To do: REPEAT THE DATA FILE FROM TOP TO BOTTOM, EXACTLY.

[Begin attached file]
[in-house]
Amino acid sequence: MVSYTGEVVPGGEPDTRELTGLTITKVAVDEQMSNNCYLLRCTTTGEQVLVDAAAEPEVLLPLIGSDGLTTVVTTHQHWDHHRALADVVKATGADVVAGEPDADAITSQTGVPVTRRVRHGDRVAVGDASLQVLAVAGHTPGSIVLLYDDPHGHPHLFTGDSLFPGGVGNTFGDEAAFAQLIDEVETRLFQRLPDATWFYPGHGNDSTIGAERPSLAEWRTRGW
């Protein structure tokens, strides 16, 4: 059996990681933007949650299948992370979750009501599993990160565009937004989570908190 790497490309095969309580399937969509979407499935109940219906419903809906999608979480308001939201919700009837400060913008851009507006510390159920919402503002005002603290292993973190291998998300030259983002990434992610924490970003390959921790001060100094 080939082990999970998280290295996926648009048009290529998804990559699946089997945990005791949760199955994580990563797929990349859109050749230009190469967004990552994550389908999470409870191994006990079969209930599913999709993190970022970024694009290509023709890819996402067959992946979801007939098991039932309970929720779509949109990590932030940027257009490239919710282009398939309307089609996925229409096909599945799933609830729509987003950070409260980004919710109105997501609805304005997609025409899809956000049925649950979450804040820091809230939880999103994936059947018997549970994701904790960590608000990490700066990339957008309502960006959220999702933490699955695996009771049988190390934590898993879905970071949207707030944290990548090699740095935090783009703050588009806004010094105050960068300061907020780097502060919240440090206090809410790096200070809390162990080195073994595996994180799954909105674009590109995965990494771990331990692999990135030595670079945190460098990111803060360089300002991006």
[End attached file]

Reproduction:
[in-house]
Amino acid sequence: MVSYTGEVVPGGEPDTRELTGLTITKVAVDEQMSNNCYLLRCTTTGEQVLVDAAAEPEVLLPLIGSDGLTTVVTTHQHWDHHRALADVVKATGADVVAGEPDADAITSQTGVPVTRRVRHGDRVAVGDASLQVLAVAGHTPGSIVLLYDDPHGHPHLFTGDSLFPGGVGNTFGDEAAFAQLIDEVETRLFQRLPDATWFYPGHGNDSTIGAERPSLAEWRTRGW
């Protein structure tokens, strides 16, 4: 059996990681933007949650299948992370979750009501599993990160565009937004989570908190 790497490309095969309580399937969509979407499935109940219906419903809906999608979480308001939201919700009837400060913008851009507006510390159920919402503002005002603290292993973190291998998300030259983002990434992610924490970003390959921790001060100094 080939082990999970998280290295996926648009048009290529998804990559699946089997945990005791949760199955994580990563797929990349859109050749230009190469967004990552994550389908999470409870191994006990079969209930599913999709993190970022970024694009290509023709890819996402067959992946979801007939098991039932309970929720779509949109990590932030940027257009490239919710282009398939309307089609996925229409096909599945799933609830729509987003950070409260980004919710109105997501609805304005997609025409899809956000049925649950979450804040820091809230939880999103994936059947018997549970994701904790960590608000990490700066990339957008309502960006959220999702933490699955695996009771049988190390934590898993879905970071949207707030944290990548090699740095935090783009703050588009806004010094105050960068300061907020780097502060919240440090206090809410790096200070809390162990080195073994595996994180799954909105674009590109995965990494771990331990692999990135030595670079945190460098990111803060360089300002991006």